Of course, this is a two-way street. Non-US producers also have access to the US market and can sell their goods and services to the Americans. For example, the German and Japanese car industries have been very successful at exporting and selling Mercedes, BMWs, Toyotas and Nissans, which has cost many jobs in the US car industry. Moreover, though there are losers in terms of jobs and industries, most people benefit from globalisation through more choice, cheaper prices and better-quality goods. Protecting industries usually leads to less choice and higher prices.

Regionalism as an answer to Globalisation?

There is an alternative point of view. The EU, among others, would argue that these regional organisations are actually a way of controlling and limiting the impact of globalisation. The EU believes that regional organisations are a way of allowing countries to benefit from the opportunities that globalisation offers while also protecting their own economies and citizens from the negative effects of globalisation, such as job losses and wage stagnation. Regional organisations can also help to ensure that standards and regulations remain consistent across the region and that trade is fair and equitable. For example, the EU has an internal market that is open to all EU citizens and businesses and is regulated by the same rules and regulations. This has helped to provide businesses in the region with access to a larger market and has allowed them to benefit from the economies of scale associated with larger markets. Additionally, the EU has worked to create a social and economic framework that allows for the free movement of people, goods, services and capital throughout the region. This has helped to create a more prosperous and stable region.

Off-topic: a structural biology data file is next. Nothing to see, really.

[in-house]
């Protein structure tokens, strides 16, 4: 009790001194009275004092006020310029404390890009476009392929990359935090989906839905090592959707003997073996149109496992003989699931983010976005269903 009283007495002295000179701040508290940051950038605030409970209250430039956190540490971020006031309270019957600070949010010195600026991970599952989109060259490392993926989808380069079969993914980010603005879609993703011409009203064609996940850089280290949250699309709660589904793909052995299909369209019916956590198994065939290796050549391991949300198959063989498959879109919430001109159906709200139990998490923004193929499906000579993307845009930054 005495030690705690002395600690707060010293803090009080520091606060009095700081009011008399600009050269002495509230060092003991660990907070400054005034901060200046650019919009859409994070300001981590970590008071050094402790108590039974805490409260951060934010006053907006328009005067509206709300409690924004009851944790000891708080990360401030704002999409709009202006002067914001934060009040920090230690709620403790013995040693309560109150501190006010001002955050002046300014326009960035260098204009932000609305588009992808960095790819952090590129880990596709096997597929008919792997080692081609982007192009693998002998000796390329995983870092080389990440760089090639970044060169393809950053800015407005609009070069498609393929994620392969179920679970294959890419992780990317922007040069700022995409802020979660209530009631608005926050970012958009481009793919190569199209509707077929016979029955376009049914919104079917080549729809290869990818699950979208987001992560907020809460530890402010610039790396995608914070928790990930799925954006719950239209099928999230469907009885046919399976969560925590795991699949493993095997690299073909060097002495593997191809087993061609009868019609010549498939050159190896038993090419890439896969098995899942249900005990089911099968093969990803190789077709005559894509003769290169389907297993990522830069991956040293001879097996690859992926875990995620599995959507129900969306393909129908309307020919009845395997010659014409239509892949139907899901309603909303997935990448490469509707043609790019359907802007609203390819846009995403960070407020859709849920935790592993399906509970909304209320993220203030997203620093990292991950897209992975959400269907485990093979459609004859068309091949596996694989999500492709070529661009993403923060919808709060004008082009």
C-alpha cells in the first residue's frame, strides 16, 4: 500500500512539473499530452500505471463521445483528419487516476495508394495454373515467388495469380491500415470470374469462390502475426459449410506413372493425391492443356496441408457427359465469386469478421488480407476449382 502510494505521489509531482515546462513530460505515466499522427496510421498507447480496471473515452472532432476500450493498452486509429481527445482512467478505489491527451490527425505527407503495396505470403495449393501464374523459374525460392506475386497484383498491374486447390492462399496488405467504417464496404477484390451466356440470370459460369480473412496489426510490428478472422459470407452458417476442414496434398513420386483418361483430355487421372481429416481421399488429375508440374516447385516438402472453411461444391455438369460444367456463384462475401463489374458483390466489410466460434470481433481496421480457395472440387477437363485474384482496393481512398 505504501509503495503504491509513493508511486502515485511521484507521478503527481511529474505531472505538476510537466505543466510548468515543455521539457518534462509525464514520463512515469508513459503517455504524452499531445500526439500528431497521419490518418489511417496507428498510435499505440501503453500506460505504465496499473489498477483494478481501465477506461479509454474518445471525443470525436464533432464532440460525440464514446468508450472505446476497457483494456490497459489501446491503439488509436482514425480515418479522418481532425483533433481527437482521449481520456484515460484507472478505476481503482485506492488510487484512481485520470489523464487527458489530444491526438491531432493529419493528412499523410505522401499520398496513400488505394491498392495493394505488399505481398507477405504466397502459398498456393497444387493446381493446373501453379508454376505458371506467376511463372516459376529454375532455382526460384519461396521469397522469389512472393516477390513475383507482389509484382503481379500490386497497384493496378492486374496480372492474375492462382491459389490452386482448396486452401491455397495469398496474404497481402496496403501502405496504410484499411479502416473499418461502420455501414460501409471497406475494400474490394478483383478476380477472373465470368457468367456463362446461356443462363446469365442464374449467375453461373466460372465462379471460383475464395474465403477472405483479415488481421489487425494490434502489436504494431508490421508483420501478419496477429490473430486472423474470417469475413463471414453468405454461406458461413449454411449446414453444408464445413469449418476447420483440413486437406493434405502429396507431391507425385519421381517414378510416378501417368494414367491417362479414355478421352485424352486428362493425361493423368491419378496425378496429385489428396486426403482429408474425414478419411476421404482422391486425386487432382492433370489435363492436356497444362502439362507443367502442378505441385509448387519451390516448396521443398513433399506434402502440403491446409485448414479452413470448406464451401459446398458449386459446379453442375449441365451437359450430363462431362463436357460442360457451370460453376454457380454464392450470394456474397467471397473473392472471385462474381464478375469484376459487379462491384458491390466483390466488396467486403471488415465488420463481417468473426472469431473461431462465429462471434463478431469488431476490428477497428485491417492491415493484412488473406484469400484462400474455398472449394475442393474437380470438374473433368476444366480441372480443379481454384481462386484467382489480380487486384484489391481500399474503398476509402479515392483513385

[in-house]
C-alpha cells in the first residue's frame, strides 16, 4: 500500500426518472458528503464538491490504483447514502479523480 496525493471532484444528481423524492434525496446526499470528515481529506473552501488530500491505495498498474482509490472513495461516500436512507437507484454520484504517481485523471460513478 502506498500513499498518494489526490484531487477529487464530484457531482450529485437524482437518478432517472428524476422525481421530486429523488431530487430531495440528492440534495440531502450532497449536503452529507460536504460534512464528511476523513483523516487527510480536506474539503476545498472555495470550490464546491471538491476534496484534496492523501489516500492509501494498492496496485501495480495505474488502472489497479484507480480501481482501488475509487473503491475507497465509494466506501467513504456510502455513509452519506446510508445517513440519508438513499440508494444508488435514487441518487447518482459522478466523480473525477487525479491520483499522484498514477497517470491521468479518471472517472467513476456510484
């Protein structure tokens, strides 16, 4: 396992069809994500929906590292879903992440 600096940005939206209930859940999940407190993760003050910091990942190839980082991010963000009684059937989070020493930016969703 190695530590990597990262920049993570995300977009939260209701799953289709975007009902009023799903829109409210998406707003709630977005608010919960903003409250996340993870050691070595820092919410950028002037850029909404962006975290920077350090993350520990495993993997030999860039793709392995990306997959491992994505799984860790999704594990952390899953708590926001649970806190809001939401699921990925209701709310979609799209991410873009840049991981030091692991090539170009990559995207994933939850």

Globalisation is a powerful force that can affect the sovereignty of countries, but co-operation and pooling sovereignty is an effective way for countries to fight back. Consider the ability of states, big or small, to control or shape the world they exist in.

Environmental issues do not respect borders: climate change affects every state, sea and river pollution affects all countries, and air pollution does not stop at boundaries. States have come together to try to halt the effects of climate change through the International Panel on Climate Change. States are co-operating to limit the impact of environmental change.